Bone cancer is a unique form of cancer that typically affects long bones within the body. With 3 unique cell types contributing to bone tissue, there are a variety of different bone cancers and different signs of bone cancer. Bone cancer like many other forms of cancer following the staging system to categorize the severity and recommended treatment for cancer of a specific size and type. Staging allows oncologists and patients to understand the cancer present and the best evidence-based treatment that will give the best probability of good outcome. Below are the stages of bone cancer and the associated symptoms and signs of bone cancer at each stage.
Stage 1 bone cancer is mainly classified by the size of the tumor and the grade of the tumor. The grade of a tumor is essentially the resemblance the cancerous cells have to the normal bone tissue with grade 1 being most similar to grade 3 being most abnormal. Stage 1 is broken up into two categories stage 1A and stage 1B. Stage 1A is characterized by a tumor size of less than 8 centimeters with a grade of 1 which closely resembles normal bone tissue. Stage 1B is characterized by a tumor size greater than 8 centimeters and a grade of 1. Typical symptoms of stage 1 bone cancer include bone discomfort or ache. With stage 1 bone cancer you are unlikely to experience the more severe signs and symptoms bone cancer can present.
Stage 2 like stage 1 is split into two categories stage 2A and stage 2B. Stage 2A would be smaller than 8 centimeters but would have a higher grade of 2 or 3 meaning that the cancer cells do not closely resemble the normal bone cells. For stage 2B there is a higher grade, but the tumor size is larger than 8 centimeters. The more dissimilar the cancer cells are from normal bone the more of a chance that you will experience negative symptoms. In addition, stage 2 bone cancer is typically faster growing than stage 1 which makes it more important to find an effective treatment as soon as possible.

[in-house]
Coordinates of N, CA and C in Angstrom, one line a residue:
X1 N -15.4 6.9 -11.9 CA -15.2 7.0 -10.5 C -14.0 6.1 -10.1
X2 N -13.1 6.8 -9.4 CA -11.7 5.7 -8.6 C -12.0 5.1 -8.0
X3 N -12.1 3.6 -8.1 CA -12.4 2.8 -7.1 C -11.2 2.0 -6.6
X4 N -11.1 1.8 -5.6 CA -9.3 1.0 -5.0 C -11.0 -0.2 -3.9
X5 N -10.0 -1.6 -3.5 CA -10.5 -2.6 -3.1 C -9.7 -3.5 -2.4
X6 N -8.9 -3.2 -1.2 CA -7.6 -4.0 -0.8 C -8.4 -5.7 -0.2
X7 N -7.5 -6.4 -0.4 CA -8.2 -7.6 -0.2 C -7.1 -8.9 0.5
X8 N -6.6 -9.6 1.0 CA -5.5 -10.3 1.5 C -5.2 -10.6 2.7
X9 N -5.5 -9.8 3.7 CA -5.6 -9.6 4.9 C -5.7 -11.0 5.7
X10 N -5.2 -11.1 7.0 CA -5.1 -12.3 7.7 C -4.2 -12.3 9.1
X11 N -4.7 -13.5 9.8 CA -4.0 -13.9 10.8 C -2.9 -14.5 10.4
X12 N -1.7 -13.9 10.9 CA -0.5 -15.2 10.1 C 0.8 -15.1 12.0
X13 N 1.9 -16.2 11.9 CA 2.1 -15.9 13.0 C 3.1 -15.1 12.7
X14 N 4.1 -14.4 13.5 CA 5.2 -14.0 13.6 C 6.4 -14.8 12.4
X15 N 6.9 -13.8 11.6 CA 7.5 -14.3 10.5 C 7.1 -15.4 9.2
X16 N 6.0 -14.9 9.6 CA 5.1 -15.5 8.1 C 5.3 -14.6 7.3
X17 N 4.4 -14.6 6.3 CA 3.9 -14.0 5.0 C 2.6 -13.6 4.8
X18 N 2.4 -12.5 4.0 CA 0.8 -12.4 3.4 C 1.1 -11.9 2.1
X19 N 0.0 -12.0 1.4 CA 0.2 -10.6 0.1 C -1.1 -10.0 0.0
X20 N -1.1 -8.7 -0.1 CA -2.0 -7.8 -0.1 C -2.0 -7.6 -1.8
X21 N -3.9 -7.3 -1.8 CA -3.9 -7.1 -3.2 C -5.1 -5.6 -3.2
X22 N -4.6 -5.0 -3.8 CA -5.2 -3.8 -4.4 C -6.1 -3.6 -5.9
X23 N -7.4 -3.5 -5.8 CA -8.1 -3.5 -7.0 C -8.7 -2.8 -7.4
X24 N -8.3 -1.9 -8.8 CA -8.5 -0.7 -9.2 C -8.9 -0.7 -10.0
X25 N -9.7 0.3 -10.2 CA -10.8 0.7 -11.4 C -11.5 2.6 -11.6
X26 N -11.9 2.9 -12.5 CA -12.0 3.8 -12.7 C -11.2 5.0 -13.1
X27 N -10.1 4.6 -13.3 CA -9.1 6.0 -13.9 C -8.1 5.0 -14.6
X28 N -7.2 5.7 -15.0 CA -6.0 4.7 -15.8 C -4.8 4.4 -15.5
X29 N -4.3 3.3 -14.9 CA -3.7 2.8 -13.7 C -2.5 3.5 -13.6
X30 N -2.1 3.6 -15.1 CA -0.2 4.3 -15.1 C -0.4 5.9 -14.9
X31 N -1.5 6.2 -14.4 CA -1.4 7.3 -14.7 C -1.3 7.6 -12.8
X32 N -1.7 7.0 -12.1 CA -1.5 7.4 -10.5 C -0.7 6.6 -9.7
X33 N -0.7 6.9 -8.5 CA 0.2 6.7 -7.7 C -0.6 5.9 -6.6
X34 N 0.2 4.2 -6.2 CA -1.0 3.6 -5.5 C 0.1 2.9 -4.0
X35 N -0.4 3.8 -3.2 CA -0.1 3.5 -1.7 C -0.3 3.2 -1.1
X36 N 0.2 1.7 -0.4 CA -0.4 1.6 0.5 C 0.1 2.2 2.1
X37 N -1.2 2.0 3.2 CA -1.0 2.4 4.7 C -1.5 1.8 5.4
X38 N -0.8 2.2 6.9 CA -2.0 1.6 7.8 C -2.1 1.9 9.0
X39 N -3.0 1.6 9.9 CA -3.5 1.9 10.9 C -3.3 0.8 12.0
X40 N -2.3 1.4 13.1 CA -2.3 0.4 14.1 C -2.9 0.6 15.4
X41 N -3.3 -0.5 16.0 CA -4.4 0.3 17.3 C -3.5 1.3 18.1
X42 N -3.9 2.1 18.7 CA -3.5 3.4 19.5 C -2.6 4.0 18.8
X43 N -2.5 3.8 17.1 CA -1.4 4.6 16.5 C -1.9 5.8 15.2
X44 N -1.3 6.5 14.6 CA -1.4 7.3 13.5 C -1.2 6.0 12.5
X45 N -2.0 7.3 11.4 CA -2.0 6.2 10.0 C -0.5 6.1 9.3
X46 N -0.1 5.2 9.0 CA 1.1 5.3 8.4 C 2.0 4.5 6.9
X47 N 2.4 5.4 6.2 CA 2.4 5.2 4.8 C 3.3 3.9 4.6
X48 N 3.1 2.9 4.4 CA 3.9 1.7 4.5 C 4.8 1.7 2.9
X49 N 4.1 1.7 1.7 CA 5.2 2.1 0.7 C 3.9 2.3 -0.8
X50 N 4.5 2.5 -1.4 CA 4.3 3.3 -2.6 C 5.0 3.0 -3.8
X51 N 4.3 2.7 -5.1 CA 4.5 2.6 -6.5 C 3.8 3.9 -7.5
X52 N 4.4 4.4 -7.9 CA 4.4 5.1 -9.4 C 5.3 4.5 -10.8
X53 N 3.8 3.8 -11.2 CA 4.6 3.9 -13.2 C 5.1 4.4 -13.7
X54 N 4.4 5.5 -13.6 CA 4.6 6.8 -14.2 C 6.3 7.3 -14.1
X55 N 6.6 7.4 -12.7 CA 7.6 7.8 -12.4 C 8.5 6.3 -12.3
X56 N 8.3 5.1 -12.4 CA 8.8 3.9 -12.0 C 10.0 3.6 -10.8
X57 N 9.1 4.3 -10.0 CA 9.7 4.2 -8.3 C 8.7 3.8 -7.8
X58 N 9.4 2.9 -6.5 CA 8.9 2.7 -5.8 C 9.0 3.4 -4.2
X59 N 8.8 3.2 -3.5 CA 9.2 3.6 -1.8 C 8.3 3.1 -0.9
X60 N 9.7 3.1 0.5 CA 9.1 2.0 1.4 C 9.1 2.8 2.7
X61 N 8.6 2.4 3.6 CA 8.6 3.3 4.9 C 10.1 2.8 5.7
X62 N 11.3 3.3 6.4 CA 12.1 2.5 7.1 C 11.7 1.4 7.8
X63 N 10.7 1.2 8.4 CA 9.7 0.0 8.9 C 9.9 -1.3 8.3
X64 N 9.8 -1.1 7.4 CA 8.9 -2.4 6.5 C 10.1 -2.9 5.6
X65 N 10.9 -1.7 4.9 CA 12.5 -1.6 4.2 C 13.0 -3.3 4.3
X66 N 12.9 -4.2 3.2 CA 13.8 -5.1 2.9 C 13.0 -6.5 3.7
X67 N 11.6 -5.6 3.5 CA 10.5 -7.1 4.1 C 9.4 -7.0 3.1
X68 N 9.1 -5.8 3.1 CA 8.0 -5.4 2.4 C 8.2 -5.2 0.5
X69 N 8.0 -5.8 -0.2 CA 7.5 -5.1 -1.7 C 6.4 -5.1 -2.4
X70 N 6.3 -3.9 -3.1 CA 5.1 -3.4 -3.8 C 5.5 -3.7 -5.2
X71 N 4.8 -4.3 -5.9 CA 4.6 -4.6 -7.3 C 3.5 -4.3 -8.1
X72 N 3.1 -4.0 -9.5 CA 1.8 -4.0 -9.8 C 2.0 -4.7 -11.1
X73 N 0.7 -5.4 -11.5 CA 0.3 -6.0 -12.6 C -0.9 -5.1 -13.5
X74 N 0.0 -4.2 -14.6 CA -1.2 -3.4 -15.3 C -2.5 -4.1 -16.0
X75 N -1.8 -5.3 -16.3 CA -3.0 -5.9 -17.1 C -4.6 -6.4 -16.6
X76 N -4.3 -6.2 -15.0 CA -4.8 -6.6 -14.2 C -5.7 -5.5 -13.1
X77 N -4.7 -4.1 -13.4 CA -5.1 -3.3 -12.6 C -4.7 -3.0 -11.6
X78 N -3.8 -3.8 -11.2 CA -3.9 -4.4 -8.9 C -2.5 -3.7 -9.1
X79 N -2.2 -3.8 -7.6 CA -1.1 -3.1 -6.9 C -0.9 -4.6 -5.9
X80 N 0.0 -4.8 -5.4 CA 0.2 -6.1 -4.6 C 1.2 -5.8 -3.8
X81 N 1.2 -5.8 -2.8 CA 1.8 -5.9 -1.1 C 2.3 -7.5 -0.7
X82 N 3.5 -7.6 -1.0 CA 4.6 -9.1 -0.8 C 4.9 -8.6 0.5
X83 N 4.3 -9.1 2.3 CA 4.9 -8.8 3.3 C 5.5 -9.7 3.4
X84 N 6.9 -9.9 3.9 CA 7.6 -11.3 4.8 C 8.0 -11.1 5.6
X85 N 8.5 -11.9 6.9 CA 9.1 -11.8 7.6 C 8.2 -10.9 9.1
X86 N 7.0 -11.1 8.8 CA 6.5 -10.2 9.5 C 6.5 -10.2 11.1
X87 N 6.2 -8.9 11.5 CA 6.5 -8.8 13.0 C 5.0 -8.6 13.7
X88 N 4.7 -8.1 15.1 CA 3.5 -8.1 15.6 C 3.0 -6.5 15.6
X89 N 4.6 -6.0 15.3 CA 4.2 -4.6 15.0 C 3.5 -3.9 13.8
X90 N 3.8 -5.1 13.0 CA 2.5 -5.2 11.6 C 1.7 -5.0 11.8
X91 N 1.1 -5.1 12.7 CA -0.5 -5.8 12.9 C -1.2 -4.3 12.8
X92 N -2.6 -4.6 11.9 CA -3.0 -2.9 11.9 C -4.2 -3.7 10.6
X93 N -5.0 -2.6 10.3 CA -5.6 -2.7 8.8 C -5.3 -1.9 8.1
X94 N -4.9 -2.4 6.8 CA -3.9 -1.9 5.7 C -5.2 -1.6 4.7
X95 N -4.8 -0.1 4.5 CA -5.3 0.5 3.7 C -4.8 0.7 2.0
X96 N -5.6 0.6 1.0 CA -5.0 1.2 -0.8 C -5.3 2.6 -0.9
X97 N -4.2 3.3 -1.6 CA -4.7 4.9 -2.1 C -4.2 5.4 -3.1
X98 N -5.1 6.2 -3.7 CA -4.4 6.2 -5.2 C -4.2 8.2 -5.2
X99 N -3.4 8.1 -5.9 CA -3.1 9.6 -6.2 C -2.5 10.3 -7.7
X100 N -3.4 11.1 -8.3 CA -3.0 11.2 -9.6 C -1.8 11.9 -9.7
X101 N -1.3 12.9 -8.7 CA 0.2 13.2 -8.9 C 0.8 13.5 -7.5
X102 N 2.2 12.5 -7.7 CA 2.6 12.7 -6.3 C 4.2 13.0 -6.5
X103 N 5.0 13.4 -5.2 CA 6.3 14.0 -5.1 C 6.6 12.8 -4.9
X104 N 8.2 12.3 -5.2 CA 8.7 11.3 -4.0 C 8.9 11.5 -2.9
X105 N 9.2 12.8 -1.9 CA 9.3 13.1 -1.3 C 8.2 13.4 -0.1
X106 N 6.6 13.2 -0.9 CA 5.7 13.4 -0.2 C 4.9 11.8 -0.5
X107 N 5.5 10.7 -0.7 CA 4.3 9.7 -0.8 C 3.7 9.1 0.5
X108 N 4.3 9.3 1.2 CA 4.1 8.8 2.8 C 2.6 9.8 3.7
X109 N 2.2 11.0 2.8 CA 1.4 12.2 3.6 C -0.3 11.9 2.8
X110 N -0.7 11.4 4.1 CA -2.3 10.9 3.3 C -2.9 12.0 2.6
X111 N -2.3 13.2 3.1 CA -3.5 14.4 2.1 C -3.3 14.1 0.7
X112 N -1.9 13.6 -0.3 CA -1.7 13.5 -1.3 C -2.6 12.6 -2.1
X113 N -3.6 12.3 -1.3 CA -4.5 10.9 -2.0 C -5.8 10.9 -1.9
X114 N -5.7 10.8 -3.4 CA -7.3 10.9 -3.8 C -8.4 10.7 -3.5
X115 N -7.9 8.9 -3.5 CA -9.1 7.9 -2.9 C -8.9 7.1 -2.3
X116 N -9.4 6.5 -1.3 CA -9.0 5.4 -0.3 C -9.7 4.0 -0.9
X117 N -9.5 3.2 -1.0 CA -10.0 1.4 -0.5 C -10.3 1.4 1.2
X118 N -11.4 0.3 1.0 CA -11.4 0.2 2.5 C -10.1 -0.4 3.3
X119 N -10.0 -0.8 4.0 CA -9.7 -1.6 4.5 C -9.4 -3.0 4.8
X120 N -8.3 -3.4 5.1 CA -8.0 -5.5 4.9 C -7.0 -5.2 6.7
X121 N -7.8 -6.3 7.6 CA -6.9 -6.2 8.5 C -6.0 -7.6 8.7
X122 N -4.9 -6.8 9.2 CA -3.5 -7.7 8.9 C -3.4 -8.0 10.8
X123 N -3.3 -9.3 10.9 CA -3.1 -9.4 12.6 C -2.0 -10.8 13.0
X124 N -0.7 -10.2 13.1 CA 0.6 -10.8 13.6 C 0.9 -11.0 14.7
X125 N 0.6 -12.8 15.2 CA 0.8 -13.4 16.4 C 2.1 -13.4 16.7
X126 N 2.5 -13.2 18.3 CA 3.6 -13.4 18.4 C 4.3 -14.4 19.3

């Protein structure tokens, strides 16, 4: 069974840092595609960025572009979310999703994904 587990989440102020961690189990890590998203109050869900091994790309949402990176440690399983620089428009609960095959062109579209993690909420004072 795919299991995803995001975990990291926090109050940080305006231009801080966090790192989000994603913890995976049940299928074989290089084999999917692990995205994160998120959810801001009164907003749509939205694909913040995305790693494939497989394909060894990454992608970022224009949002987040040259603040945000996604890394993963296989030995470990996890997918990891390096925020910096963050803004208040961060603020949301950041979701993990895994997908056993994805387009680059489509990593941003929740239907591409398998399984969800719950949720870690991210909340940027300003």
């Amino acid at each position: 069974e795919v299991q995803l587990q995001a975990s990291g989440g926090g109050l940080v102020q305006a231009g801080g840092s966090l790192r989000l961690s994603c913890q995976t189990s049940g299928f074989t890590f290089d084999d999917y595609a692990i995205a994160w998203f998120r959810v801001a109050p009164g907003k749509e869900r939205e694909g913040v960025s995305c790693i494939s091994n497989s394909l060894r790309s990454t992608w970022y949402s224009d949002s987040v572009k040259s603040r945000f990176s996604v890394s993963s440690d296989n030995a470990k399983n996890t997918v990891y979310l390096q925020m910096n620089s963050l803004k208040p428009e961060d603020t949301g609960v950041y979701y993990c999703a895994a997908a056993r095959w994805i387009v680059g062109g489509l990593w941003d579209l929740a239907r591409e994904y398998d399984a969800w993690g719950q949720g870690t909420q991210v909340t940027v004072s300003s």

Stage 3 unlike stage 1 and 2 is not split into any categories. The main distinguishing factor of stage 3 bone cancer is the spread of the cancer to other parts of the same bone. The majority of bone cancers begin at the end of long bones. The spread of the cancer to the more central parts of the bone can lead to the weakening of the bone. Bone breaks are actually a symptom of bone cancer and those experiencing what appear to be brittle long bones should consider getting a screening performed to rule out bone cancer.
Stage 4 cancer is the last stage of cancer. Stage 4 is broken down into two categories stage 4A and stage 4B. Stage 4A occurs when the bone cancer metastasizes or moves, from its original location to the lungs. This results in difficulty breathing and is an important sign of bone cancer when accompanied with other symptoms like bone pain. Stage 4B is the spread of the cancer to other distant organs and the lymph nodes. This stage can host a variety of severe symptoms and should be diagnosed and treated as soon as possible for the best outcomes.
Overall bone cancer like most cancers follow its own distinct staging criteria. These stages allow medical professionals to quickly understand the severity of a chance case and select the most appropriate plan of care for the patient. Each stage of cancer provides its own unique set of challenges but quickly categorizing the cancer and treating it will lead to the best outcomes possible.